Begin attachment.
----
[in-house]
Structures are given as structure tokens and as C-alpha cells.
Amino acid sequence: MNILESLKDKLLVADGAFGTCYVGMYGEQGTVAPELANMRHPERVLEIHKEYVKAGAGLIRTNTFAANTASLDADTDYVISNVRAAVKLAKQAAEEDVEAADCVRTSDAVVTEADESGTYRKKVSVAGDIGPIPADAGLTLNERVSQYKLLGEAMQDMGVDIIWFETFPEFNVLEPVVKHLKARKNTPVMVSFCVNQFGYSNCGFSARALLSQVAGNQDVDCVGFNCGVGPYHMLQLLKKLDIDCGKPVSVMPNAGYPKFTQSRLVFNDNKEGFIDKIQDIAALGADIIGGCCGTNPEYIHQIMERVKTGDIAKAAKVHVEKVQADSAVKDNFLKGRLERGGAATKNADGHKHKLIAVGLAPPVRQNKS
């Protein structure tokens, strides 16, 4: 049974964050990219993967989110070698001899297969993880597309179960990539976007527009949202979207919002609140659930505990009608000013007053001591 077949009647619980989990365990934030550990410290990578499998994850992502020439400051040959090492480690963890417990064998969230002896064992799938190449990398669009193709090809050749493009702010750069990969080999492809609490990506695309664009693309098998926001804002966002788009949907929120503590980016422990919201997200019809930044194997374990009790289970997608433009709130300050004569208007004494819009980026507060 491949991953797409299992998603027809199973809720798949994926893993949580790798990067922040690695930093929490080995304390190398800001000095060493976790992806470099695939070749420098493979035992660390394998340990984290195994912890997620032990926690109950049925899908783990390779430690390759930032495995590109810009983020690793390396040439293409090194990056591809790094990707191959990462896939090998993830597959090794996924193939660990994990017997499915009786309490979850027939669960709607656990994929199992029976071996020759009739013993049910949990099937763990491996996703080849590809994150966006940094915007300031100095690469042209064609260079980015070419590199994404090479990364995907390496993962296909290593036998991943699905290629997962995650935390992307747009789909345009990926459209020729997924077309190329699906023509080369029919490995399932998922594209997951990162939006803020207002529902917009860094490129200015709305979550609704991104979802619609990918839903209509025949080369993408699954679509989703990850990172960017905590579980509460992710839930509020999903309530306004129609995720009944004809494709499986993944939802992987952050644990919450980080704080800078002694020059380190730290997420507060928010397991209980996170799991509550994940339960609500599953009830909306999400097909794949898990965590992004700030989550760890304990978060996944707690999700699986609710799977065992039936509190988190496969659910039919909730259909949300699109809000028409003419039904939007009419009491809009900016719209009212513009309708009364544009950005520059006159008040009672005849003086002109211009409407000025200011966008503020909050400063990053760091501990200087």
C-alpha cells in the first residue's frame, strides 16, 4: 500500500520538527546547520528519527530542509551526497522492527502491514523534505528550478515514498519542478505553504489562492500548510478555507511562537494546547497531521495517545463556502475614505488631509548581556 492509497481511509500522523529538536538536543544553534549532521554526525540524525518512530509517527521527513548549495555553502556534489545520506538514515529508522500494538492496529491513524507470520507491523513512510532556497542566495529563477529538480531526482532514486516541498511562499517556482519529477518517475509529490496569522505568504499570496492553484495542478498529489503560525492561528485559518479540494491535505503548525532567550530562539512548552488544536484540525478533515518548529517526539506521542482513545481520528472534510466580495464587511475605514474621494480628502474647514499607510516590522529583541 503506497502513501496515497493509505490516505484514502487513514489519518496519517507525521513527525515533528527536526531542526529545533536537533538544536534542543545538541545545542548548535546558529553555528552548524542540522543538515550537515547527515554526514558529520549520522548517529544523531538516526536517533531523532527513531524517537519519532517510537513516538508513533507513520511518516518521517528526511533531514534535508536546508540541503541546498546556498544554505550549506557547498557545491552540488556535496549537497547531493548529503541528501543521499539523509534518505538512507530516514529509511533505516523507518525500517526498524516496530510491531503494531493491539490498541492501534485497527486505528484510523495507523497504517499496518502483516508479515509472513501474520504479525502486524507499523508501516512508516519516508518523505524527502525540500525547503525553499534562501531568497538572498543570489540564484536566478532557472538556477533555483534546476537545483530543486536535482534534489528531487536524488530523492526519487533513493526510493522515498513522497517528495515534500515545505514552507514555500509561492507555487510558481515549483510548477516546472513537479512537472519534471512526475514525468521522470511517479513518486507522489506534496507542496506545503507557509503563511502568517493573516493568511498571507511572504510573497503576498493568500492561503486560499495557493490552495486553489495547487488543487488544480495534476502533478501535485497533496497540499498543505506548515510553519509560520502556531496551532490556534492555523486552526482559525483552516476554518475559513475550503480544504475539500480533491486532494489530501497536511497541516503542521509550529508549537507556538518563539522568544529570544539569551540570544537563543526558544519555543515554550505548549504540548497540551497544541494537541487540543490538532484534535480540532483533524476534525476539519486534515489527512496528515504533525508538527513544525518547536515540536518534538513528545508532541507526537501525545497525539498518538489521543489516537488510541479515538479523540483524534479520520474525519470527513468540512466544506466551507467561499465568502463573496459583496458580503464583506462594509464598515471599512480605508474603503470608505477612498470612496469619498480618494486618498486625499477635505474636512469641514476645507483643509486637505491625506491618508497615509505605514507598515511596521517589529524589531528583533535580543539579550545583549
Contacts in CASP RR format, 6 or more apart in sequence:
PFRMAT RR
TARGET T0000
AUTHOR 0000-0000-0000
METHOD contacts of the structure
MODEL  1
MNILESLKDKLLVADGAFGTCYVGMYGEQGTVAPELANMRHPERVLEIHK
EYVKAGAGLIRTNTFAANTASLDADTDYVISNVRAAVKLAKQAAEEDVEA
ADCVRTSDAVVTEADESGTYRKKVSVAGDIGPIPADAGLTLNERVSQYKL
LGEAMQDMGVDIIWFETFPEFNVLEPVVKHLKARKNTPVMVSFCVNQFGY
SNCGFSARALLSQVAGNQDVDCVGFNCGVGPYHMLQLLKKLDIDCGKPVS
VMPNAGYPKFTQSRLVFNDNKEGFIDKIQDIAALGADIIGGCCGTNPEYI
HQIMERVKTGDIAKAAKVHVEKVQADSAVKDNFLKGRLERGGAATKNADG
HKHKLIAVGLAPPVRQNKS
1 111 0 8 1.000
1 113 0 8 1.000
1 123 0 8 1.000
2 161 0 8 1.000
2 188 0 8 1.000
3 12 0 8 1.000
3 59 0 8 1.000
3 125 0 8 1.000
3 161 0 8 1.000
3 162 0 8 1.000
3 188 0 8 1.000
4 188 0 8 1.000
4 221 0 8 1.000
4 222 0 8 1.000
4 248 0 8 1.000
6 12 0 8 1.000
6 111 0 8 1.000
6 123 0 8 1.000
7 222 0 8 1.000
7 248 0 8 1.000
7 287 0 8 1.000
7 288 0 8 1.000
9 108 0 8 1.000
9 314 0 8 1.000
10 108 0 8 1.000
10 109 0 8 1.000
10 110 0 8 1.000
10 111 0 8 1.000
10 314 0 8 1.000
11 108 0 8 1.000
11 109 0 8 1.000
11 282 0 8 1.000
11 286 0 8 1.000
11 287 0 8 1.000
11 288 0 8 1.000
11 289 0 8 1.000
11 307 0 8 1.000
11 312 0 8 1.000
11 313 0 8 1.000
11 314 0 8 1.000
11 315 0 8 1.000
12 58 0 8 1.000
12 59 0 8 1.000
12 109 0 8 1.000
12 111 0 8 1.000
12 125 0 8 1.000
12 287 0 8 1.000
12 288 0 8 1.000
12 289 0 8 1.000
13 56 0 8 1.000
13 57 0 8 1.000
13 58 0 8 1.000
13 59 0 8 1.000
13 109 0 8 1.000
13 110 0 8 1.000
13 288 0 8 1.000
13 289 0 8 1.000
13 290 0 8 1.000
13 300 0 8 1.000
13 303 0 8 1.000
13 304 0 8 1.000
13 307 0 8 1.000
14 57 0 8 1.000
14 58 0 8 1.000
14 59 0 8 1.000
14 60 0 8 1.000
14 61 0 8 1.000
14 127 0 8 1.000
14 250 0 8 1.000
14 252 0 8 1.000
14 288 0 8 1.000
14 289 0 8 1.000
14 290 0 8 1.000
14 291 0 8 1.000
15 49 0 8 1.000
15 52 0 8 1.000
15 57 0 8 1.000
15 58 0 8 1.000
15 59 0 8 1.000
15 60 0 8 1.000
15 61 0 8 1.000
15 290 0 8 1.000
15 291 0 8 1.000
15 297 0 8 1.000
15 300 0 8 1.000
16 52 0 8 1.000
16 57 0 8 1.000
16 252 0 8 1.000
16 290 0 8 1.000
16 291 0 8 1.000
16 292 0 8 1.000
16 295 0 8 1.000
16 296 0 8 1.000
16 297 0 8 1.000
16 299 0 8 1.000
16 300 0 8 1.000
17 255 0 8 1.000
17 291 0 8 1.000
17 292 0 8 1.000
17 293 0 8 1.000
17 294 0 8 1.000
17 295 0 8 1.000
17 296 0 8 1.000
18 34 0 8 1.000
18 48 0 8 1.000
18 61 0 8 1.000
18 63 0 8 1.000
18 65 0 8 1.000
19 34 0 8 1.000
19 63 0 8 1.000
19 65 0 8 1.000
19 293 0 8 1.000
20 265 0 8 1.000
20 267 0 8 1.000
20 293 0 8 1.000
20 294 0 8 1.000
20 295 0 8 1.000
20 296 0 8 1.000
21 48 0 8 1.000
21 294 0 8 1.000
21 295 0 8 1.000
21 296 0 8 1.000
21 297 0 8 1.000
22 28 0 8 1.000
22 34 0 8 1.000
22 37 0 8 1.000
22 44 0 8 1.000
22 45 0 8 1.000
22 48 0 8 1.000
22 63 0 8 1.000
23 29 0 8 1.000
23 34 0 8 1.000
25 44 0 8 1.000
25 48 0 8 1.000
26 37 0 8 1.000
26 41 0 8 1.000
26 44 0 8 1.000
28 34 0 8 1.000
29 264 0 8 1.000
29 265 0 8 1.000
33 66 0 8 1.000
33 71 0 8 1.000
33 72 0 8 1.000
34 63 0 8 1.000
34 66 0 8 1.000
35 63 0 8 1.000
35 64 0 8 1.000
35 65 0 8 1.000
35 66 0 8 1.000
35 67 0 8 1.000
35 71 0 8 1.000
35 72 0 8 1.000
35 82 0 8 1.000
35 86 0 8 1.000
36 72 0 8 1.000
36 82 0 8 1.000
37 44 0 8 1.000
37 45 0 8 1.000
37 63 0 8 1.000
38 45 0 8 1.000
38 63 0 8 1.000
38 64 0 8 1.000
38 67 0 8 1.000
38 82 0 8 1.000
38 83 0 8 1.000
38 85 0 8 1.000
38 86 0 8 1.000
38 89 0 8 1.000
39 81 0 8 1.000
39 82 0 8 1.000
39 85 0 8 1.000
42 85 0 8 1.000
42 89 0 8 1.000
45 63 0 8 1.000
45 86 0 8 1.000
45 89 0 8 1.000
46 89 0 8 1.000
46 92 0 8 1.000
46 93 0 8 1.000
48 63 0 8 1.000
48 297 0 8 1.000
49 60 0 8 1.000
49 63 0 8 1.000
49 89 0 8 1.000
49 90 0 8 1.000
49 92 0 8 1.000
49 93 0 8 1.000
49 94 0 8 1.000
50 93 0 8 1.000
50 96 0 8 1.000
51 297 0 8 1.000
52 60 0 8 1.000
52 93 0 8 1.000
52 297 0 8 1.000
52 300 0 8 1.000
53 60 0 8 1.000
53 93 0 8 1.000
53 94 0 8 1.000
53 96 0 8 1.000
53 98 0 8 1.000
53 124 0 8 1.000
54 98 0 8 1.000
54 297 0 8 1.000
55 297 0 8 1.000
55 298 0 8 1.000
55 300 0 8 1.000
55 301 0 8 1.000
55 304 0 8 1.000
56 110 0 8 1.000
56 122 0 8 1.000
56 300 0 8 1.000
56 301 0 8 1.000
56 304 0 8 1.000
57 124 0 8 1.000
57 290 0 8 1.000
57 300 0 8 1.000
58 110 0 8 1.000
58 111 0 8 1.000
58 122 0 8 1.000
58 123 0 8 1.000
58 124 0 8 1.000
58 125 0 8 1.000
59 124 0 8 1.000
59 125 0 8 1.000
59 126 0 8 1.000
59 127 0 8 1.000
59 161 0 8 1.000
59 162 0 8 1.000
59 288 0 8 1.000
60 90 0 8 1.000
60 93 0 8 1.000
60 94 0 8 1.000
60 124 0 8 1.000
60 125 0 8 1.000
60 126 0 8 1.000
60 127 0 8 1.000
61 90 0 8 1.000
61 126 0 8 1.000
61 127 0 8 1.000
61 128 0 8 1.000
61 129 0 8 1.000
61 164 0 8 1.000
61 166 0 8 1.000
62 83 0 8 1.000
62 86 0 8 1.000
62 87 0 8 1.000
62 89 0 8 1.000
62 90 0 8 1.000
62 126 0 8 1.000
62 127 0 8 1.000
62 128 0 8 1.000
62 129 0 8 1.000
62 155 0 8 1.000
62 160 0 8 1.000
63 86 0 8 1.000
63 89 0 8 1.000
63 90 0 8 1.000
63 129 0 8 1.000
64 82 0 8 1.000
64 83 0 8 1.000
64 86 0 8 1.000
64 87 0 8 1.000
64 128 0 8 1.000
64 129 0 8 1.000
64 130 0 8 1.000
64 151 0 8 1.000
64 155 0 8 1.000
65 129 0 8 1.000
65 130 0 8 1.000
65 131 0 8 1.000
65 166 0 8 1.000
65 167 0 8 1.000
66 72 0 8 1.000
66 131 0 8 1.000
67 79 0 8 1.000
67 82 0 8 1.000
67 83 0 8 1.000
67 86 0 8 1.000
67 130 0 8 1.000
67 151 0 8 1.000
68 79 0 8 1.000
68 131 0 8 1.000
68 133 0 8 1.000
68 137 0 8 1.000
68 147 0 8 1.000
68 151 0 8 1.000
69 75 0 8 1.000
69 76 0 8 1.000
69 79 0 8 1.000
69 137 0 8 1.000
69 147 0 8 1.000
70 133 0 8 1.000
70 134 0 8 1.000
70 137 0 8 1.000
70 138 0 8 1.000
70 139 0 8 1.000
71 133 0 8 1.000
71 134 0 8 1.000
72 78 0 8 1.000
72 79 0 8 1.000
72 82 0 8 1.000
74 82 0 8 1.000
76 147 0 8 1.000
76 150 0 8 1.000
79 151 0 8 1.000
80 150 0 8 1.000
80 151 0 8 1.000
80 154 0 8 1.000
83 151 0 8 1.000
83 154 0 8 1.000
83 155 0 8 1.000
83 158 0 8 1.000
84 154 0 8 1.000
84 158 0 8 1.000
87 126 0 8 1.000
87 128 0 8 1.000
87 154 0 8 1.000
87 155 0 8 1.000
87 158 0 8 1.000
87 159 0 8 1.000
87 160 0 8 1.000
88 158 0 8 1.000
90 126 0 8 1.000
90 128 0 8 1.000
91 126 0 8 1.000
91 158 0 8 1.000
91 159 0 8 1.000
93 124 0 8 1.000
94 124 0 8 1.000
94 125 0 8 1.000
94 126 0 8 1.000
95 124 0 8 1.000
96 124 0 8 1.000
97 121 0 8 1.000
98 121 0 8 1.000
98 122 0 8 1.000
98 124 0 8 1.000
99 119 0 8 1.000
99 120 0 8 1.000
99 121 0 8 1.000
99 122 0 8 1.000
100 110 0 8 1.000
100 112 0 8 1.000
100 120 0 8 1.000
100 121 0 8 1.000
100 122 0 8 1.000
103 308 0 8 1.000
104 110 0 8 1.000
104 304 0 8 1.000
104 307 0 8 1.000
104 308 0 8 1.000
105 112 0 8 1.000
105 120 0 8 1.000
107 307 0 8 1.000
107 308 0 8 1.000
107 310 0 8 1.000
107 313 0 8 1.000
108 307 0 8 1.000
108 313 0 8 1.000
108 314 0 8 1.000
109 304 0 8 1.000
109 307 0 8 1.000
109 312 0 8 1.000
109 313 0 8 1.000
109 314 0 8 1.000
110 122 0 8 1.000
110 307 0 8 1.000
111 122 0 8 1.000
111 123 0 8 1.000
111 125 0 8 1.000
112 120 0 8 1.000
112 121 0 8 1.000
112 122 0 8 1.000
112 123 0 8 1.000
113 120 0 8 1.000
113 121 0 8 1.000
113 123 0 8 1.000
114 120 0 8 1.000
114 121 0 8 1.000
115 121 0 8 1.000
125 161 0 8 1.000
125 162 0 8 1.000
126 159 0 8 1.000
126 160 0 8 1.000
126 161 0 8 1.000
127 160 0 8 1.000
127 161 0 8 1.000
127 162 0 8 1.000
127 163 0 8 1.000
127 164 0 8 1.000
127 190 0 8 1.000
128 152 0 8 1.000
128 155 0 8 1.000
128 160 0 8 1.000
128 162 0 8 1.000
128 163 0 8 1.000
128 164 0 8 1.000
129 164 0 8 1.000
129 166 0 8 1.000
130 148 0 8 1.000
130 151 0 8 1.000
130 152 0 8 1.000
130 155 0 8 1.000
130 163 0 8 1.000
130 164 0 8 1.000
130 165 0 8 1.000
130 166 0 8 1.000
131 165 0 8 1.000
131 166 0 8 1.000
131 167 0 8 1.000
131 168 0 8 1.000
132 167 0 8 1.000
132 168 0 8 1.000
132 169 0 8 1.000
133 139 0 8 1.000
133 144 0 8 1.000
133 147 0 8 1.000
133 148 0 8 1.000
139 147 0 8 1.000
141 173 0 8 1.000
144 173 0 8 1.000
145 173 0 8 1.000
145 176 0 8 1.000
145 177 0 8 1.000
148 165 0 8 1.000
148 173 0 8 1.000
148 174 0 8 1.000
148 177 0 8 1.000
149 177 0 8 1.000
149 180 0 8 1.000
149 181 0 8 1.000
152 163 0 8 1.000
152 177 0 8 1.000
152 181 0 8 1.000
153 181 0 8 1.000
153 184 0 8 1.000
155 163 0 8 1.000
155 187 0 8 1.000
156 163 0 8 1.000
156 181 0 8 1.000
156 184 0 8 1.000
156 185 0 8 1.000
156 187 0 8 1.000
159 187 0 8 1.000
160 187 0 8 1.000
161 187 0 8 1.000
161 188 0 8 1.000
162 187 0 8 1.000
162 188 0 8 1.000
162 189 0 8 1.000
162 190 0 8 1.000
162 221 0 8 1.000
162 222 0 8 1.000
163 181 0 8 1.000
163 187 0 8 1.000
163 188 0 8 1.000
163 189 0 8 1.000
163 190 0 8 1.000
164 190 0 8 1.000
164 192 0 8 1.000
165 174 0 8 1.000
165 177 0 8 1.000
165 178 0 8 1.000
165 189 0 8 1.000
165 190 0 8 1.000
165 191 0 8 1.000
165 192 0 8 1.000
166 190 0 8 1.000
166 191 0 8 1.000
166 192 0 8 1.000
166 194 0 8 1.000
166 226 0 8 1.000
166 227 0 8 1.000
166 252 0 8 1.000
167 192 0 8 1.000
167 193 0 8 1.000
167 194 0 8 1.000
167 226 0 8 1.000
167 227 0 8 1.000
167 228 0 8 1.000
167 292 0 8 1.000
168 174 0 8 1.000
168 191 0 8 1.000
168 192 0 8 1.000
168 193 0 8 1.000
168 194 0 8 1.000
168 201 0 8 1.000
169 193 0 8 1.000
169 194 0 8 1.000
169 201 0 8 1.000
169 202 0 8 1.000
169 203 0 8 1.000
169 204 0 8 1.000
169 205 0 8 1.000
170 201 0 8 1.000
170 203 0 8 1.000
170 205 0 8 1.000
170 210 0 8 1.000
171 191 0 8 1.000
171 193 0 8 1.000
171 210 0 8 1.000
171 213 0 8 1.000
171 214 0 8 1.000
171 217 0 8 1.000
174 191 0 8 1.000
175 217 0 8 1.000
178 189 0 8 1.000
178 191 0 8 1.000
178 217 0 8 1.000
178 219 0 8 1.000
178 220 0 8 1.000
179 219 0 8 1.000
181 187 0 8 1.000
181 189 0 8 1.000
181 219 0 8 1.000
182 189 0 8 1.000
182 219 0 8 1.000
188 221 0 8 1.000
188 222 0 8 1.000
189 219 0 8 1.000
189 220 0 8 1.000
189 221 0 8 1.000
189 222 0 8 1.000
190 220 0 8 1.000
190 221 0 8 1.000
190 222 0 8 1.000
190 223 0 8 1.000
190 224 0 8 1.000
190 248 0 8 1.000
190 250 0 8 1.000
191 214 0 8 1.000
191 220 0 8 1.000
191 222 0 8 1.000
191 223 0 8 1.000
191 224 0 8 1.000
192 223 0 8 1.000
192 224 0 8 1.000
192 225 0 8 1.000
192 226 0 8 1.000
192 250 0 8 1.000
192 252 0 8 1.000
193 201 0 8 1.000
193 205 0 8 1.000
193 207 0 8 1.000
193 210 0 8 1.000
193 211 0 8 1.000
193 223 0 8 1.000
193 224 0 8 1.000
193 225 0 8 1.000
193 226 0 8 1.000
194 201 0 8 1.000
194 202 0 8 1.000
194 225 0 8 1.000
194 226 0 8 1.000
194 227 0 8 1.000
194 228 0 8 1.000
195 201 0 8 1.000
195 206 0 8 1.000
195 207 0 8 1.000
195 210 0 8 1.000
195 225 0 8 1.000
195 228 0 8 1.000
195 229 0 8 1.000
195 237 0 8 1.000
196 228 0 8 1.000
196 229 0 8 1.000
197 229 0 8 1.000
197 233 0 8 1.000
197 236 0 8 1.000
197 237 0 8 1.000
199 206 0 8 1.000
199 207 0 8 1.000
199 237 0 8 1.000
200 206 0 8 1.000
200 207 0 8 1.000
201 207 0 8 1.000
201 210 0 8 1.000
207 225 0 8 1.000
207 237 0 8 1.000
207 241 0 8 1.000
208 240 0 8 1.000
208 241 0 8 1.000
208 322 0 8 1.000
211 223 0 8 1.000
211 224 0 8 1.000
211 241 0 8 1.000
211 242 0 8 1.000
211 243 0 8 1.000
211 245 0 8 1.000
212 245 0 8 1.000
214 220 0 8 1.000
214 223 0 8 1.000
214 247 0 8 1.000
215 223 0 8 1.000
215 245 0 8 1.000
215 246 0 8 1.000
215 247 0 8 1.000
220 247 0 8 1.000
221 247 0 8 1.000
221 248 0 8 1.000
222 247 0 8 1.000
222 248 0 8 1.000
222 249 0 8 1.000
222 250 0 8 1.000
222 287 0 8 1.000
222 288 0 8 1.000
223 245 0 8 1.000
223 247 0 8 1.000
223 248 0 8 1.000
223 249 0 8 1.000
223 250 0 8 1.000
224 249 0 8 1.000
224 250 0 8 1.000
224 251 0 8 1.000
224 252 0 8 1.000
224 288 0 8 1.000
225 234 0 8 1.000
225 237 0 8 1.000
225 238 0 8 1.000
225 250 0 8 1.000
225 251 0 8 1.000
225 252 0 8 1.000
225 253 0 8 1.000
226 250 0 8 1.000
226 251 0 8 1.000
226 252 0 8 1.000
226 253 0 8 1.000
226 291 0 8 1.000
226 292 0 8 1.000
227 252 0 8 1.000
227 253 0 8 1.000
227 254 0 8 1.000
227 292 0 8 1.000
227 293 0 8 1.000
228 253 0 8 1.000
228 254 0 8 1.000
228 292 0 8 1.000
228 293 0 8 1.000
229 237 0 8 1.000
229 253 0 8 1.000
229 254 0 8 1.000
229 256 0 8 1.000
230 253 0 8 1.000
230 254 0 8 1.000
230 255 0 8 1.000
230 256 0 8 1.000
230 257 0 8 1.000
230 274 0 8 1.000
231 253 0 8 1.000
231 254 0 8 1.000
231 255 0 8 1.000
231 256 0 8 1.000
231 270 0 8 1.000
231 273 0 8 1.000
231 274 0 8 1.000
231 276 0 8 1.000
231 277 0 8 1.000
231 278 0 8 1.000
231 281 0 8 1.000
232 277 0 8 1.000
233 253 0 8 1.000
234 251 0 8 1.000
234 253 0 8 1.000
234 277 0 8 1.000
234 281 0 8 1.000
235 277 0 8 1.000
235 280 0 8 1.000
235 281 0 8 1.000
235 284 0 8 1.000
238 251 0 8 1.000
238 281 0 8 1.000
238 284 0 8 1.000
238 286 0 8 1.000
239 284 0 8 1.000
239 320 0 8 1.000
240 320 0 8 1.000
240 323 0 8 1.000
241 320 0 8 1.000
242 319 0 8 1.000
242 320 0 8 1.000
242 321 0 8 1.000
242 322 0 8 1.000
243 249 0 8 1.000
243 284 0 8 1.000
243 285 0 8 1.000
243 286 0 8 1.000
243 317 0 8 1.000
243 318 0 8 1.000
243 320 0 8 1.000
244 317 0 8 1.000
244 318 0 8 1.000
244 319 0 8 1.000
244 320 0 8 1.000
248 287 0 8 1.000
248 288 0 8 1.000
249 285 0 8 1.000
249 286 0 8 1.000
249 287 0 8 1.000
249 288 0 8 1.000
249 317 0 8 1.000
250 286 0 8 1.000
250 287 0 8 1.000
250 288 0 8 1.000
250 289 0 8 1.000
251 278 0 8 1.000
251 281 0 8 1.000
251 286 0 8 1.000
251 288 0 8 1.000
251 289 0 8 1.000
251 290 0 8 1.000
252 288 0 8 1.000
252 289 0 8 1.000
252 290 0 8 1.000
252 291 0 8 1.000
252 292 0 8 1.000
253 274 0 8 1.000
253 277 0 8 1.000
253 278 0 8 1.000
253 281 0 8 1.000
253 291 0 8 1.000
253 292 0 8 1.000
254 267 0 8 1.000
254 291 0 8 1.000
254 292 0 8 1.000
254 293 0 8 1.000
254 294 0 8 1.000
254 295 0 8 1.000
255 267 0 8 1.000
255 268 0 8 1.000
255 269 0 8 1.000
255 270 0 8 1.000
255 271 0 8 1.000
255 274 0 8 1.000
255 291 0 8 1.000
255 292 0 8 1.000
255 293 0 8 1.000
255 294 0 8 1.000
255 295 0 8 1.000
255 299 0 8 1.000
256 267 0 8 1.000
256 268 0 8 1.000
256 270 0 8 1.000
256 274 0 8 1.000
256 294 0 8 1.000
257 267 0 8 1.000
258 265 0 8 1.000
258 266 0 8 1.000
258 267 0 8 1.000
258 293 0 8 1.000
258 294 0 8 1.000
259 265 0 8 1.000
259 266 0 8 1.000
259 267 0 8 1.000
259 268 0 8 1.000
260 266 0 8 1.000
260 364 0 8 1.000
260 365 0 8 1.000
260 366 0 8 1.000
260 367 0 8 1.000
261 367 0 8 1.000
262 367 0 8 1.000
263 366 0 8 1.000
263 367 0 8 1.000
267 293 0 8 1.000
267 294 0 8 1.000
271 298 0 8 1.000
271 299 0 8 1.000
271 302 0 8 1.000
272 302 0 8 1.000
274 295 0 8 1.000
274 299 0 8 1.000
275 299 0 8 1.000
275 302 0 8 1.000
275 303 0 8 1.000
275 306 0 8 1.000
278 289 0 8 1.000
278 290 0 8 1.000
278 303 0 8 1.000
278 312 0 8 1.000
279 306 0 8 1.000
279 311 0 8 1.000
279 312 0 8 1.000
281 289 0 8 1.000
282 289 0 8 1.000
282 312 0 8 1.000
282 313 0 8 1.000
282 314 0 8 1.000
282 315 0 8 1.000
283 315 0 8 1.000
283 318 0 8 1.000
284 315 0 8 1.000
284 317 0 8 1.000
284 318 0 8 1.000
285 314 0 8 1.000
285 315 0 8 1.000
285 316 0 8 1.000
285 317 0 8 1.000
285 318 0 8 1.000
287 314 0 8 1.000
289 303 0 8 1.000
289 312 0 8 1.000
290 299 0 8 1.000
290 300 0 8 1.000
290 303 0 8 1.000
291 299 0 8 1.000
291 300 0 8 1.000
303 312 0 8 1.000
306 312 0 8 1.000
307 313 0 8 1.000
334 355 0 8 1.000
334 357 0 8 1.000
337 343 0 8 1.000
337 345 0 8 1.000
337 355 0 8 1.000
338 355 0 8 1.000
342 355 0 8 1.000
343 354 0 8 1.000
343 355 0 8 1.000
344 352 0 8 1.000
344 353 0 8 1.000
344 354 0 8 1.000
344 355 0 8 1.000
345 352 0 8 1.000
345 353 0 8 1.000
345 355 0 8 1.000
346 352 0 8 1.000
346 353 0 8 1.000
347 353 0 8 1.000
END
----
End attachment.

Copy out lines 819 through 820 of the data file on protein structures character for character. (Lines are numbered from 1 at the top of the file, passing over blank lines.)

289 303 0 8 1.000
289 312 0 8 1.000